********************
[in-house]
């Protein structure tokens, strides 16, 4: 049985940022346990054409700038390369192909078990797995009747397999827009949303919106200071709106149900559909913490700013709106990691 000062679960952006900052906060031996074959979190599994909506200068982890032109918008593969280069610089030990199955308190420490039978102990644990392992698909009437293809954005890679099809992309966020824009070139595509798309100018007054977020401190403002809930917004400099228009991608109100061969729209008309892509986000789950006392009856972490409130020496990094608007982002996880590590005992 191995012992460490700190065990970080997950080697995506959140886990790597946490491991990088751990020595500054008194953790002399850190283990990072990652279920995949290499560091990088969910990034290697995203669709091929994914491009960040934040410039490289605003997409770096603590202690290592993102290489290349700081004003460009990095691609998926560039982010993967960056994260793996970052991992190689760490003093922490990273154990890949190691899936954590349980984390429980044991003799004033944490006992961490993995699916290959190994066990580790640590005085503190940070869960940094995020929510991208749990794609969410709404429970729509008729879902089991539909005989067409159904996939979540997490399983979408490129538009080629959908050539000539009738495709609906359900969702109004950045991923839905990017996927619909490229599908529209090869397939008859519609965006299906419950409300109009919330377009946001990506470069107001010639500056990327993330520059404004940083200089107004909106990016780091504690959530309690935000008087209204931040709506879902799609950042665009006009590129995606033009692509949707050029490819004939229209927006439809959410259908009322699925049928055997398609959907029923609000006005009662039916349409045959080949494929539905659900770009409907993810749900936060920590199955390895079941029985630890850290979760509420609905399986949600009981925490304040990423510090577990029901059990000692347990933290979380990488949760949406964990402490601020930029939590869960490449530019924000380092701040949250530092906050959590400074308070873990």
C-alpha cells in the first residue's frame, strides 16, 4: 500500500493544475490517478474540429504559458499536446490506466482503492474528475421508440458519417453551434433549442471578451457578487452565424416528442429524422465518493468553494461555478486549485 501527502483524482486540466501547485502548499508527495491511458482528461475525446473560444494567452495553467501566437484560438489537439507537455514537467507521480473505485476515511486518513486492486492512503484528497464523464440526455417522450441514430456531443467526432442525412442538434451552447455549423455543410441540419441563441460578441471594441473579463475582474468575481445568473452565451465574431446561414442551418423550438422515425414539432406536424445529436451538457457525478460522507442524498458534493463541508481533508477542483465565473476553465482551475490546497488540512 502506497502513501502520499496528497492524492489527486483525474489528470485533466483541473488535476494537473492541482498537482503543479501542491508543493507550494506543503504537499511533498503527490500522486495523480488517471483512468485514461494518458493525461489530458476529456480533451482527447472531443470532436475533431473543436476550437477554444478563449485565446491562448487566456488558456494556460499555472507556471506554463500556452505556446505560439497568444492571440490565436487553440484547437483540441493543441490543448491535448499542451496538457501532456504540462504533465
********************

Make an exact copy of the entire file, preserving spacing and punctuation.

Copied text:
[in-house]
């Protein structure tokens, strides 16, 4: 049985940022346990054409700038390369192909078990797995009747397999827009949303919106200071709106149900559909913490700013709106990691 000062679960952006900052906060031996074959979190599994909506200068982890032109918008593969280069610089030990199955308190420490039978102990644990392992698909009437293809954005890679099809992309966020824009070139595509798309100018007054977020401190403002809930917004400099228009991608109100061969729209008309892509986000789950006392009856972490409130020496990094608007982002996880590590005992 191995012992460490700190065990970080997950080697995506959140886990790597946490491991990088751990020595500054008194953790002399850190283990990072990652279920995949290499560091990088969910990034290697995203669709091929994914491009960040934040410039490289605003997409770096603590202690290592993102290489290349700081004003460009990095691609998926560039982010993967960056994260793996970052991992190689760490003093922490990273154990890949190691899936954590349980984390429980044991003799004033944490006992961490993995699916290959190994066990580790640590005085503190940070869960940094995020929510991208749990794609969410709404429970729509008729879902089991539909005989067409159904996939979540997490399983979408490129538009080629959908050539000539009738495709609906359900969702109004950045991923839905990017996927619909490229599908529209090869397939008859519609965006299906419950409300109009919330377009946001990506470069107001010639500056990327993330520059404004940083200089107004909106990016780091504690959530309690935000008087209204931040709506879902799609950042665009006009590129995606033009692509949707050029490819004939229209927006439809959410259908009322699925049928055997398609959907029923609000006005009662039916349409045959080949494929539905659900770009409907993810749900936060920590199955390895079941029985630890850290979760509420609905399986949600009981925490304040990423510090577990029901059990000692347990933290979380990488949760949406964990402490601020930029939590869960490449530019924000380092701040949250530092906050959590400074308070873990």
C-alpha cells in the first residue's frame, strides 16, 4: 500500500493544475490517478474540429504559458499536446490506466482503492474528475421508440458519417453551434433549442471578451457578487452565424416528442429524422465518493468553494461555478486549485 501527502483524482486540466501547485502548499508527495491511458482528461475525446473560444494567452495553467501566437484560438489537439507537455514537467507521480473505485476515511486518513486492486492512503484528497464523464440526455417522450441514430456531443467526432442525412442538434451552447455549423455543410441540419441563441460578441471594441473579463475582474468575481445568473452565451465574431446561414442551418423550438422515425414539432406536424445529436451538457457525478460522507442524498458534493463541508481533508477542483465565473476553465482551475490546497488540512 502506497502513501502520499496528497492524492489527486483525474489528470485533466483541473488535476494537473492541482498537482503543479501542491508543493507550494506543503504537499511533498503527490500522486495523480488517471483512468485514461494518458493525461489530458476529456480533451482527447472531443470532436475533431473543436476550437477554444478563449485565446491562448487566456488558456494556460499555472507556471506554463500556452505556446505560439497568444492571440490565436487553440484547437483540441493543441490543448491535448499542451496538457501532456504540462504533465